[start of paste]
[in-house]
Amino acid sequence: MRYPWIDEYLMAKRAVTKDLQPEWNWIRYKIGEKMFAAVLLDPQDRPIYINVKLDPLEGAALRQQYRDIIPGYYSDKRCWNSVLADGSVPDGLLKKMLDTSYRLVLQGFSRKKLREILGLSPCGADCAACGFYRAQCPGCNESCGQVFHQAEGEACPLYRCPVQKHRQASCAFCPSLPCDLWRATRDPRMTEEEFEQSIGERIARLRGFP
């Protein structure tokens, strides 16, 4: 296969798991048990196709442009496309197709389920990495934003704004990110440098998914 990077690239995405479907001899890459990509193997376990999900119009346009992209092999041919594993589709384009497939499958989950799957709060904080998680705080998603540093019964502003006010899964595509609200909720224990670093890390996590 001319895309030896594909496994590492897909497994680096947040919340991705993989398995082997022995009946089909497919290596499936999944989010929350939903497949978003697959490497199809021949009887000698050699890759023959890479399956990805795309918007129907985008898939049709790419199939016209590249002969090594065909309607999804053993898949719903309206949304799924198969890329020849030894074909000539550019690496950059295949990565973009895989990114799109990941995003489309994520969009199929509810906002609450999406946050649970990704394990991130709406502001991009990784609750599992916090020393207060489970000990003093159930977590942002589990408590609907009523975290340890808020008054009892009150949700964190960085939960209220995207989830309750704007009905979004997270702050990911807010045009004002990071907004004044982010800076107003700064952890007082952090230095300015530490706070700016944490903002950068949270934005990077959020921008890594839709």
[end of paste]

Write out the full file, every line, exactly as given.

[in-house]
Amino acid sequence: MRYPWIDEYLMAKRAVTKDLQPEWNWIRYKIGEKMFAAVLLDPQDRPIYINVKLDPLEGAALRQQYRDIIPGYYSDKRCWNSVLADGSVPDGLLKKMLDTSYRLVLQGFSRKKLREILGLSPCGADCAACGFYRAQCPGCNESCGQVFHQAEGEACPLYRCPVQKHRQASCAFCPSLPCDLWRATRDPRMTEEEFEQSIGERIARLRGFP
């Protein structure tokens, strides 16, 4: 296969798991048990196709442009496309197709389920990495934003704004990110440098998914 990077690239995405479907001899890459990509193997376990999900119009346009992209092999041919594993589709384009497939499958989950799957709060904080998680705080998603540093019964502003006010899964595509609200909720224990670093890390996590 001319895309030896594909496994590492897909497994680096947040919340991705993989398995082997022995009946089909497919290596499936999944989010929350939903497949978003697959490497199809021949009887000698050699890759023959890479399956990805795309918007129907985008898939049709790419199939016209590249002969090594065909309607999804053993898949719903309206949304799924198969890329020849030894074909000539550019690496950059295949990565973009895989990114799109990941995003489309994520969009199929509810906002609450999406946050649970990704394990991130709406502001991009990784609750599992916090020393207060489970000990003093159930977590942002589990408590609907009523975290340890808020008054009892009150949700964190960085939960209220995207989830309750704007009905979004997270702050990911807010045009004002990071907004004044982010800076107003700064952890007082952090230095300015530490706070700016944490903002950068949270934005990077959020921008890594839709």